On another theme, it may strike readers of this blog who do not come from the environs of Ipswich that the rivalry between the town and the city of Norwich, a good forty miles to the north is a little pointless and excessive. However, on the occasion of the departure of Nigel Worthington, I would like to restart the rumour that there is a picture of Delia Smith (Norwich's head honcho and part time chef) attending the 1978 FA Cup final wearing an Ipswich scarf......again, probably not true but worth repeating.

At 11:27 am, Blogger Snowball said...

I have looked for the aforementioned image on Google but I am afraid I can't find it. I did think about putting up the famous picture of Delia roaring 'Let's be having you!' but then I thought better of it (this blog tries to maintain at least some standards when it comes to images).

Earlier this year, I was doing a petition on a Socialist Worker sale saying 'Troops Out - Blair Out' or some such demand, and these Norwich fans came up to me and said 'Have you got one saying "Worthington Out"?' I told them I was an Ipswich fan (a brave move, I thought, on my part) and we shook hands. I like being in the same division as Norwich and Colchester. As long as we don't lose when we play them of course...

On the question of Orwell - is it possible he might have been an Ipswich Town fan? Does anyone know (a 2 minute google search has not revealed anything)? What were Ipswich Town FC like in the 1910s-1930s?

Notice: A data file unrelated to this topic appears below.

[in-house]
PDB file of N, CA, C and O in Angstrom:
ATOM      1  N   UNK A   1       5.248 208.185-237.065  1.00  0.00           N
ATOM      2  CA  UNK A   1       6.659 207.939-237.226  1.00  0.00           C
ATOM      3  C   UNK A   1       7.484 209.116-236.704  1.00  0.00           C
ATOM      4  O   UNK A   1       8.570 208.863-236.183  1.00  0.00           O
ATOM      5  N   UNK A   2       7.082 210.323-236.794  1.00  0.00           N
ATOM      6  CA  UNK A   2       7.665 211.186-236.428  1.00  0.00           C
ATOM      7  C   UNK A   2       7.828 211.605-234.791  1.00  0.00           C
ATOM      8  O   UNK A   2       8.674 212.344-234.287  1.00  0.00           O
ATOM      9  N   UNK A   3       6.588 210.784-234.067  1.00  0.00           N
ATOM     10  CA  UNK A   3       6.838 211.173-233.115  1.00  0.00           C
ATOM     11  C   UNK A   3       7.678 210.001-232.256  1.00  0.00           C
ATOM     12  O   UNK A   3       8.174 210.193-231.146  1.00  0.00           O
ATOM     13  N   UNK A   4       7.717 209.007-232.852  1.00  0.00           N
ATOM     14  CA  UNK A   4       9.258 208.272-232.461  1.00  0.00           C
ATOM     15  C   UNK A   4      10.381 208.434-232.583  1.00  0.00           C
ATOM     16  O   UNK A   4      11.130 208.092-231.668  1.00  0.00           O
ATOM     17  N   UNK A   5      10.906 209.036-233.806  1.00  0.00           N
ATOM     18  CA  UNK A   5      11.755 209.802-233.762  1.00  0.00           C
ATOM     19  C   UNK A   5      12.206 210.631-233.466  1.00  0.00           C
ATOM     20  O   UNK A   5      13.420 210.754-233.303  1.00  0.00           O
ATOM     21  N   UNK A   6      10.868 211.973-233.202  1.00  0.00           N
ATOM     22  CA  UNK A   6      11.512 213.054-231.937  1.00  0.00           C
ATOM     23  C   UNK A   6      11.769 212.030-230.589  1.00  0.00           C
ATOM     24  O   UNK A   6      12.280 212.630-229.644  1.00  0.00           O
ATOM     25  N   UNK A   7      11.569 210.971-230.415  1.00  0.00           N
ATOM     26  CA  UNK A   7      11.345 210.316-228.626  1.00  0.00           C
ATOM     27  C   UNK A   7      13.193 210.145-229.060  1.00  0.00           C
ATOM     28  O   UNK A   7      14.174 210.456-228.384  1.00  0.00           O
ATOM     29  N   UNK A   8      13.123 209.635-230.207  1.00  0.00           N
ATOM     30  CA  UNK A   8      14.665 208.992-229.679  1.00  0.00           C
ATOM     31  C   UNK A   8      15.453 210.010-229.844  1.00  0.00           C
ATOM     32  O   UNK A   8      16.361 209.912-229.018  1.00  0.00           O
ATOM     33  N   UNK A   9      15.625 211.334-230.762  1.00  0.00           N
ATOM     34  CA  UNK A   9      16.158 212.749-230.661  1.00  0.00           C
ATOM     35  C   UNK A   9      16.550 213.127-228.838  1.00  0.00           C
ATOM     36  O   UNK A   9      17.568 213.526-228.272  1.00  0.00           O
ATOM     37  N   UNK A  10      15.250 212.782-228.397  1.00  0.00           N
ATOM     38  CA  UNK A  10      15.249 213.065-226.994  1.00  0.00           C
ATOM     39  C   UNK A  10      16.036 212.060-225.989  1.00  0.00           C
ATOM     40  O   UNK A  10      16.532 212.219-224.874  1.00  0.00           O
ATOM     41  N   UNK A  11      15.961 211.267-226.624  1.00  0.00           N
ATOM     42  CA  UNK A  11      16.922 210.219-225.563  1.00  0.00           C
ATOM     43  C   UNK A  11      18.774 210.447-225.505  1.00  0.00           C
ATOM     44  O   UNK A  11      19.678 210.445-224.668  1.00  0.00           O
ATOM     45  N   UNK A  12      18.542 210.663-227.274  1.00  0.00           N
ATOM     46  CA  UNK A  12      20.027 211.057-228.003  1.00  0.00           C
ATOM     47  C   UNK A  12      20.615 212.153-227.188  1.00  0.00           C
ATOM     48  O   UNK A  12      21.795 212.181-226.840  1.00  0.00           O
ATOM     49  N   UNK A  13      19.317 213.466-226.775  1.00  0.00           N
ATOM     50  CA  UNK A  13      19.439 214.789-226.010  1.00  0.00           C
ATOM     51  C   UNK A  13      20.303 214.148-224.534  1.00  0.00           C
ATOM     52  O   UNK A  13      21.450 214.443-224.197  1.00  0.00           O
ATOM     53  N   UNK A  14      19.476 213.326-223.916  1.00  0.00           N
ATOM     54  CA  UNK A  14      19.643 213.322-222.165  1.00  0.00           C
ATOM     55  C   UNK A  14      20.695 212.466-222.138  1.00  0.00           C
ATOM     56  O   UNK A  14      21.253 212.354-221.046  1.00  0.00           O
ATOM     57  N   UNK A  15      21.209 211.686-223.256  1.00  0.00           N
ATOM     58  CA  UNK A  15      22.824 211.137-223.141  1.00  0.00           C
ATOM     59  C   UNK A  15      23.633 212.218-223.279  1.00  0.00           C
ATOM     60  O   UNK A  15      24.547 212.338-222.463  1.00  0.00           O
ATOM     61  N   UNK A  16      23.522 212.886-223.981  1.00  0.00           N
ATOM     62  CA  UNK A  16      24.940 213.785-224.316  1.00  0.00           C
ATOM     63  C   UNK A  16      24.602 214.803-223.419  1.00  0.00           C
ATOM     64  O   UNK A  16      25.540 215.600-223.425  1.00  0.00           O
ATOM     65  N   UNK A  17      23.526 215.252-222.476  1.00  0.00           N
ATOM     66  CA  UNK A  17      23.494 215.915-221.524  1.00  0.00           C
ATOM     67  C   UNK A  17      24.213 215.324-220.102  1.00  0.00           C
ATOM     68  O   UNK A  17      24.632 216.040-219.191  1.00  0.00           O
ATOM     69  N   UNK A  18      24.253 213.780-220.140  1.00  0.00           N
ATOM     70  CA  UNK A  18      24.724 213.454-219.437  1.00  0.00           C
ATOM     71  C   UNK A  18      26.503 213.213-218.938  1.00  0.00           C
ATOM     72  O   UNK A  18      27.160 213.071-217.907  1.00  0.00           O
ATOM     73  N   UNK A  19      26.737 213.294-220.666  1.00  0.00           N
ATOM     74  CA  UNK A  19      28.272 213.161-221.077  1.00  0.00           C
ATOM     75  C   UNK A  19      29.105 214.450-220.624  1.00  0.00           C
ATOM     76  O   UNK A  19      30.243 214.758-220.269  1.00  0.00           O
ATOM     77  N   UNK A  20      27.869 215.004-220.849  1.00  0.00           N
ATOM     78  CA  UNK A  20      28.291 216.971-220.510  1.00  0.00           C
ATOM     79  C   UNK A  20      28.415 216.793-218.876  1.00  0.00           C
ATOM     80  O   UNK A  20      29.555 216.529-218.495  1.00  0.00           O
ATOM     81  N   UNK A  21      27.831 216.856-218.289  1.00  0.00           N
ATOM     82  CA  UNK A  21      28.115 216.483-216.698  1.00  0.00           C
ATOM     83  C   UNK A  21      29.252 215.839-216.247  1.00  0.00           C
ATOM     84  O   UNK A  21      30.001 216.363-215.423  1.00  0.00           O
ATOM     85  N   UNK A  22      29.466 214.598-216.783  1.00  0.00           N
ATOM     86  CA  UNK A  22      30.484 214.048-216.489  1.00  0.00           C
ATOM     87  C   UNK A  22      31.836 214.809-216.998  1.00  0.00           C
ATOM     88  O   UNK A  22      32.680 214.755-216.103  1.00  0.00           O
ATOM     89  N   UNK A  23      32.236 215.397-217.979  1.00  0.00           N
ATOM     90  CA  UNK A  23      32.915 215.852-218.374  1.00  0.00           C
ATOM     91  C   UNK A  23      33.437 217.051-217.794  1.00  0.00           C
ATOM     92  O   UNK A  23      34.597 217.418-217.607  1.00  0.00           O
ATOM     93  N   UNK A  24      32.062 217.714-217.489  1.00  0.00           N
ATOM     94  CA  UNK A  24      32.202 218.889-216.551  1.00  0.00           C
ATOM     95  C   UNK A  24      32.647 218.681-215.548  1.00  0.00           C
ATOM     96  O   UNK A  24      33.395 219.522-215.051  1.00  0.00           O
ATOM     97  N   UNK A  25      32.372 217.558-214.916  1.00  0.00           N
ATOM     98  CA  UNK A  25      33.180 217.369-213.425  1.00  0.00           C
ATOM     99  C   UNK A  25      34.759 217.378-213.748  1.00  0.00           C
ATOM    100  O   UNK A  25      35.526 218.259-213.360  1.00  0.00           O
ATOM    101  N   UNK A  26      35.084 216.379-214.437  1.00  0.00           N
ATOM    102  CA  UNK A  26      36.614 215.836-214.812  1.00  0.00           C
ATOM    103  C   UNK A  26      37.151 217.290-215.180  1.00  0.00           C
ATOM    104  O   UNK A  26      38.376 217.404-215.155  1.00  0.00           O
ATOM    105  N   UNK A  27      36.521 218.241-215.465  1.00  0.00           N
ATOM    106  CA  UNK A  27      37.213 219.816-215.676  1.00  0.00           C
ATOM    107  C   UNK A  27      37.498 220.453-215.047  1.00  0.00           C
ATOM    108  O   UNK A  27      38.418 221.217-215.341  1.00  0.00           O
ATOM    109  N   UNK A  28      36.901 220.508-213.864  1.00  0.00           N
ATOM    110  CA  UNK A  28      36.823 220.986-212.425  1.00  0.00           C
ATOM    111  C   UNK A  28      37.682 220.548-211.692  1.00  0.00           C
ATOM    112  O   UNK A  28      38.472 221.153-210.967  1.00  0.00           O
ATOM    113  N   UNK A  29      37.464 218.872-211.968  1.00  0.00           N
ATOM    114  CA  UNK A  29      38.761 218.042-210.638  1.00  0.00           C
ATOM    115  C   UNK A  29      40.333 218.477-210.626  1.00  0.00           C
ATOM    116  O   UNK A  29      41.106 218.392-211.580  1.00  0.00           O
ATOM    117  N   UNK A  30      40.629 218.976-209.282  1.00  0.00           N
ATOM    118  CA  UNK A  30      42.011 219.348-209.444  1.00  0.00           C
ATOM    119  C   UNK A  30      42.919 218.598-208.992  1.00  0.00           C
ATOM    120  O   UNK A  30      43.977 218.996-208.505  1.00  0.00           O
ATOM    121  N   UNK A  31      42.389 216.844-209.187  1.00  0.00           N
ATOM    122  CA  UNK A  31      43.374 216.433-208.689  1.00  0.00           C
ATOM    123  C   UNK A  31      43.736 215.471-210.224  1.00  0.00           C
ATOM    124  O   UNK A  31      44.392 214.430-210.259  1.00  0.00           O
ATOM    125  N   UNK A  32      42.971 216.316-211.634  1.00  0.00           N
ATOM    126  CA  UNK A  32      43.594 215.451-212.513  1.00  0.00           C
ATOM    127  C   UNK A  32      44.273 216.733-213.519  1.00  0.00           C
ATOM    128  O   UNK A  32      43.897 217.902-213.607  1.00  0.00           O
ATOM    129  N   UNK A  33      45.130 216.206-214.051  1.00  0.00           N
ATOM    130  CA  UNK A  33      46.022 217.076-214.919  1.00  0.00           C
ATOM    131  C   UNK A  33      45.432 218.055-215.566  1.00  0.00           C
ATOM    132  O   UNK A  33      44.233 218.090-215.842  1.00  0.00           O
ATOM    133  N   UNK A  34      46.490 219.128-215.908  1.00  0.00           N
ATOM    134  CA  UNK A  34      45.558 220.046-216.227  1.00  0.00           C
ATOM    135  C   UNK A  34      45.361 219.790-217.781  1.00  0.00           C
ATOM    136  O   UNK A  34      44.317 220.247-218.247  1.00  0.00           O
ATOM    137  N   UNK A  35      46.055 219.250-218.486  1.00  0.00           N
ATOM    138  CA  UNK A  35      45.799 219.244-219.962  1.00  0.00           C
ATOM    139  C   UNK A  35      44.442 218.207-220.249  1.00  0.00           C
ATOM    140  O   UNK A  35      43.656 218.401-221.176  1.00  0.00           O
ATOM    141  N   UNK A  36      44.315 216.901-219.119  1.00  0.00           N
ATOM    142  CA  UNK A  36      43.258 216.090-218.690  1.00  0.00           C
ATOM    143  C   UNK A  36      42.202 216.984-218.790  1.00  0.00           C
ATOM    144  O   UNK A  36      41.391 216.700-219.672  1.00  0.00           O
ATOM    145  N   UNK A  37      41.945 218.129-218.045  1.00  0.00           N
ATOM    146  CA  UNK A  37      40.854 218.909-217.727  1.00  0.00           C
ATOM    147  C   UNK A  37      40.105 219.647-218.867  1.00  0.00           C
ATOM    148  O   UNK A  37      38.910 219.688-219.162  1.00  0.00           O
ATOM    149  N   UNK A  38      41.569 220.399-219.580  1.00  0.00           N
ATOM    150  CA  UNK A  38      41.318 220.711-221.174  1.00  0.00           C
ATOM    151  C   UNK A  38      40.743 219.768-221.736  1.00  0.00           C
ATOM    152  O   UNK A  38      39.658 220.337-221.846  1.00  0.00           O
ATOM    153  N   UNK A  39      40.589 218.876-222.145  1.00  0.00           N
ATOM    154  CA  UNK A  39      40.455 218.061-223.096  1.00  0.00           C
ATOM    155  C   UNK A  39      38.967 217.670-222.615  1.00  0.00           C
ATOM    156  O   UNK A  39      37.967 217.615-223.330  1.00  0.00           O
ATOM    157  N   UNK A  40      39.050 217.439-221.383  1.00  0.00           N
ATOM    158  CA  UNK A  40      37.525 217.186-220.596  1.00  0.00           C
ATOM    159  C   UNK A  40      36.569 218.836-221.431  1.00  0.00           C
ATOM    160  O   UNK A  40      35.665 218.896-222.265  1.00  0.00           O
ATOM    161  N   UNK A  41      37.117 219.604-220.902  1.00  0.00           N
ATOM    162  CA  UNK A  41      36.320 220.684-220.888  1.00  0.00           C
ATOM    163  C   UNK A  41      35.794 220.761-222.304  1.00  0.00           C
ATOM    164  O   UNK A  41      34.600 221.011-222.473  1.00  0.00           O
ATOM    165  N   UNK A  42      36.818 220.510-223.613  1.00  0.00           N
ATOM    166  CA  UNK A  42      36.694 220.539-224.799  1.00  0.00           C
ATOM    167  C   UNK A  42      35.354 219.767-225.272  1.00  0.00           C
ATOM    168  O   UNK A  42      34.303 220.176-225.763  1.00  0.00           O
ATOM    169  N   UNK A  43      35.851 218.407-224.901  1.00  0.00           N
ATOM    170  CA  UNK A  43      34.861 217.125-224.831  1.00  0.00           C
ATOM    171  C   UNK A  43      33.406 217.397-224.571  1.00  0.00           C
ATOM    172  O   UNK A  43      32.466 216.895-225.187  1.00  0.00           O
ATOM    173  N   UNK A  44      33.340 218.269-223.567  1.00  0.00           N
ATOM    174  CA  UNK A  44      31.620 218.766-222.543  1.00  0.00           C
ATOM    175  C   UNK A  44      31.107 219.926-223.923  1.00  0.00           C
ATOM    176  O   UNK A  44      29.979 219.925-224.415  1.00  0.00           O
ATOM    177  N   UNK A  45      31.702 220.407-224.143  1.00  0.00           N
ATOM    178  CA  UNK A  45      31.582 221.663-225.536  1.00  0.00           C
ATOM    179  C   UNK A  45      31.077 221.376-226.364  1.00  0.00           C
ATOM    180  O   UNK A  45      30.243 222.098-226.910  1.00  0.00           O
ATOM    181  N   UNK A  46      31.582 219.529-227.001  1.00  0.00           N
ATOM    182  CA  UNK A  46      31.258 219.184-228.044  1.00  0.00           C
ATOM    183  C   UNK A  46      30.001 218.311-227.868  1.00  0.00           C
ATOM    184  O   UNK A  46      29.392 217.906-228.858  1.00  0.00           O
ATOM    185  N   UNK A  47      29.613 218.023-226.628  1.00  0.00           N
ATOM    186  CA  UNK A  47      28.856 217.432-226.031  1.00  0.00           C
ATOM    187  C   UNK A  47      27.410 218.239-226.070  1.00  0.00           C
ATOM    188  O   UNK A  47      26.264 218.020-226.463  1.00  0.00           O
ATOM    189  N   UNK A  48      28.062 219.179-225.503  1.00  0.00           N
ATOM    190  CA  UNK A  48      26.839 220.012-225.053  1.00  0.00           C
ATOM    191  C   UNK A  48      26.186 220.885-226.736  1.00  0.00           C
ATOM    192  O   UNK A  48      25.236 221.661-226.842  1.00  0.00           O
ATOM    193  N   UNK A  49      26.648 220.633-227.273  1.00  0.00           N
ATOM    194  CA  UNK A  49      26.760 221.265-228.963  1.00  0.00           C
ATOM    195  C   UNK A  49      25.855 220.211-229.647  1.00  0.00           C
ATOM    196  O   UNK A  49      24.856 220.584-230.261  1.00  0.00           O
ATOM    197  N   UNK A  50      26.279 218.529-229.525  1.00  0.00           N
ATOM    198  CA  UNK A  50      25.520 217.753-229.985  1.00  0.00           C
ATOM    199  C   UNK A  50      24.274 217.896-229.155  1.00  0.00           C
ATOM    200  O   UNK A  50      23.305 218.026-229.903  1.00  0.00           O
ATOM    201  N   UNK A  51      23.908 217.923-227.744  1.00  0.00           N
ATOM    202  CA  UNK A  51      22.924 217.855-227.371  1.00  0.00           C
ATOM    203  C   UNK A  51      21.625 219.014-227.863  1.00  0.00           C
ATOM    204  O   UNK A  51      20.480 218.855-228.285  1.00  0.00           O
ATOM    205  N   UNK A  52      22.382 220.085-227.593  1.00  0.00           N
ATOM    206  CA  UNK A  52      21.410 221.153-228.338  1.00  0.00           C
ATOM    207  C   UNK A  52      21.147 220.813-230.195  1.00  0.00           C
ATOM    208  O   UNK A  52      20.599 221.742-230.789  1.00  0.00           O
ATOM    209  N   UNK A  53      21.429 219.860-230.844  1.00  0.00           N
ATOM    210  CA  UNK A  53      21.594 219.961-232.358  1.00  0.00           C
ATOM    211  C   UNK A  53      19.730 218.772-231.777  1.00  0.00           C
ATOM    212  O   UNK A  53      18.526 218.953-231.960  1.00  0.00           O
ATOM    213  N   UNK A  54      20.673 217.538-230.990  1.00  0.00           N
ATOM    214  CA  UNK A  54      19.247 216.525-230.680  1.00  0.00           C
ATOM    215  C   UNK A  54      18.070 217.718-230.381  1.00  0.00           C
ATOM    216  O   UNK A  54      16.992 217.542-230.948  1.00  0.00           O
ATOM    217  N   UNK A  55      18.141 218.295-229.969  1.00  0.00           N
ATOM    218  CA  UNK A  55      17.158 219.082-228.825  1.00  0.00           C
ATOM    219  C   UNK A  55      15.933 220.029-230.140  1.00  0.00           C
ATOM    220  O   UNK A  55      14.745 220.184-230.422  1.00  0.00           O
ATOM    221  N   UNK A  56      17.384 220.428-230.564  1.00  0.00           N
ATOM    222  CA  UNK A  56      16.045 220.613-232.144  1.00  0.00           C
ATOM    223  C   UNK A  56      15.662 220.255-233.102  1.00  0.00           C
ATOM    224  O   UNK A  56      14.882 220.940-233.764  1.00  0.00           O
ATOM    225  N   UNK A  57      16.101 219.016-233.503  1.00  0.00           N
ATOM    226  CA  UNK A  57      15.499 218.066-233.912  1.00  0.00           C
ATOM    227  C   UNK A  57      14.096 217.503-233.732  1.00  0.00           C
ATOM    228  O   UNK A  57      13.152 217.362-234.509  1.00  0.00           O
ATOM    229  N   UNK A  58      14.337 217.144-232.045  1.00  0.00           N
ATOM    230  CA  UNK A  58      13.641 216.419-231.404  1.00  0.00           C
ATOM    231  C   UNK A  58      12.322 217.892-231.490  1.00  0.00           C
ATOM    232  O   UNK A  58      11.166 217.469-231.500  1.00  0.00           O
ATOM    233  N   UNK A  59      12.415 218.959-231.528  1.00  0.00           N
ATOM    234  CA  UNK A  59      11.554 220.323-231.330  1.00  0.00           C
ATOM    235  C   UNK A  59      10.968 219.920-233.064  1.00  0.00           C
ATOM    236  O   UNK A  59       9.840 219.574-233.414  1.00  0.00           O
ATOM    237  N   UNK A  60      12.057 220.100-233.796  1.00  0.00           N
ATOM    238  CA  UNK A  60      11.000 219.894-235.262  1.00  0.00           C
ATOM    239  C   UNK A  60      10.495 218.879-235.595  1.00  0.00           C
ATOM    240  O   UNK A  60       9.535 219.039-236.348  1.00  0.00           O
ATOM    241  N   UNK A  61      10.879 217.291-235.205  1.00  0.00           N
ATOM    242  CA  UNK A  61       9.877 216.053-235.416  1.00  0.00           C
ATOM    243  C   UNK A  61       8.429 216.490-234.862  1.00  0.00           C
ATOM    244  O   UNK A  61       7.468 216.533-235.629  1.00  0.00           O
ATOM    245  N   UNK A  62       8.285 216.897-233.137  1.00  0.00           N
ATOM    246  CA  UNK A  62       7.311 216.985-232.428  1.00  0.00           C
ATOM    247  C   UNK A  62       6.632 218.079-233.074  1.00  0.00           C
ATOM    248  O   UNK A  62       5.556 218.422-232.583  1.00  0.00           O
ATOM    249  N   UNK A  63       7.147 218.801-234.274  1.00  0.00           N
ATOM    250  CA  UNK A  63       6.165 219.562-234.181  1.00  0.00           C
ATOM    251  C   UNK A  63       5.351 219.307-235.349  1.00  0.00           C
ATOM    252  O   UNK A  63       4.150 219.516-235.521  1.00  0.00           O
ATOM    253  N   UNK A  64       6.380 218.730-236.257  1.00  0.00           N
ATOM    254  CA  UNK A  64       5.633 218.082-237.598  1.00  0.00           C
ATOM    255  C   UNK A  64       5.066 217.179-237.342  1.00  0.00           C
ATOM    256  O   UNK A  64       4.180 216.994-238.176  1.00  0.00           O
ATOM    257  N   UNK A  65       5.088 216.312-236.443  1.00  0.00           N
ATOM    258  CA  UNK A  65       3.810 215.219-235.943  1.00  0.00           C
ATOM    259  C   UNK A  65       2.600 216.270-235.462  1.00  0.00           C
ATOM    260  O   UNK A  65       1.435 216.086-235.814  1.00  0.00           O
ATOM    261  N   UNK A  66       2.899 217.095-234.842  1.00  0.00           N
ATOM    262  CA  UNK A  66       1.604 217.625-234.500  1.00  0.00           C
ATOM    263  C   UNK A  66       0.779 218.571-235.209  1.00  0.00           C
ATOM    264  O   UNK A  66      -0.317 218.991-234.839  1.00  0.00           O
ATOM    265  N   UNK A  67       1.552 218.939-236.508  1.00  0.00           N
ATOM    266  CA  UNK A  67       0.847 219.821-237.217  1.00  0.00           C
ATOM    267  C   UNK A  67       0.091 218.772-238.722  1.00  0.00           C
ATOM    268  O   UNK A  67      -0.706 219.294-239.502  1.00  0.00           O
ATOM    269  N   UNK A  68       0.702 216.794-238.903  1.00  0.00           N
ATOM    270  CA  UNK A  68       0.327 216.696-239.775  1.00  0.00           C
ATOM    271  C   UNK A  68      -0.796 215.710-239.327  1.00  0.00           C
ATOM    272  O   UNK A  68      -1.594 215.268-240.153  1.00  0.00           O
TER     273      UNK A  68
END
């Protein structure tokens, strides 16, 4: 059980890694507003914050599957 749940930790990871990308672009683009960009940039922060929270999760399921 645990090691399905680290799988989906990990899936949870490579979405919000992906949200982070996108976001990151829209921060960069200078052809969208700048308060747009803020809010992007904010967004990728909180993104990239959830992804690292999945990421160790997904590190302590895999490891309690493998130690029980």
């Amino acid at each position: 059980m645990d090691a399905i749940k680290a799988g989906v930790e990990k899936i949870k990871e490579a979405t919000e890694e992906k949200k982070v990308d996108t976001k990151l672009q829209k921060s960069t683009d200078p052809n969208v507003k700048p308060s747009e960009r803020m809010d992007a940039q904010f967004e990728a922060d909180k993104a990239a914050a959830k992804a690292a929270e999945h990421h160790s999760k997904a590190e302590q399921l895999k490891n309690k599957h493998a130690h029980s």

At 9:57 pm, Blogger paddington said...

In "The Sporting Spirit," Orwell wrote: "Sport is an unfailing cause of ill-will." He describes recent football matches as variously violent, anarchic and nationalistic.

He goes on:

"I am always amazed when I hear people saying that sport creates goodwill between the nations, and that if only the common peoples of the world could meet one another at football or cricket, they would have no inclination to meet on the battlefield. Even if one didn't know from concrete examples (the 1936 Olympic Games, for instance) that international sporting contests lead to orgies of hatred, one could deduce it from general principles."

Orwell locates the rabid passions aroused by sport in the rises of nationalism and commerce. He also notes that sports are most popular in the cities, where people have less of an opportunity to participate in sports and to be creative.

Given all this, I suspect his allegiances didn't go much beyond the Southwold First XI.

At 11:35 pm, Anonymous Anonymous said...

I've always thought that the name George Orwell was coined in order to sound heartily English but enclosed within it is a pun (at least there is if you speak posh English and don't voice the letter 'r'. Thus George Orwell = jaw-jaw well. And you'll remember that jaw-jaw was a pukkah way of talking about talking back then as in Churchill's jaw-jaw not war-war and the form is mocked with calling William Joyce Lord Haw-Haw.

Yes, I'm sticking to my Jaw-jaw well, story.

At 1:23 pm, Blogger Snowball said...

Remember people - read Histomat - first with exclusive comment about the whys and wherefores of Eric Blair deciding upon his pseudonym...

Paddington - I'm sticking to the idea that Orwell was like John Motson or John Peel - a quiet admirer of Ipswich Town.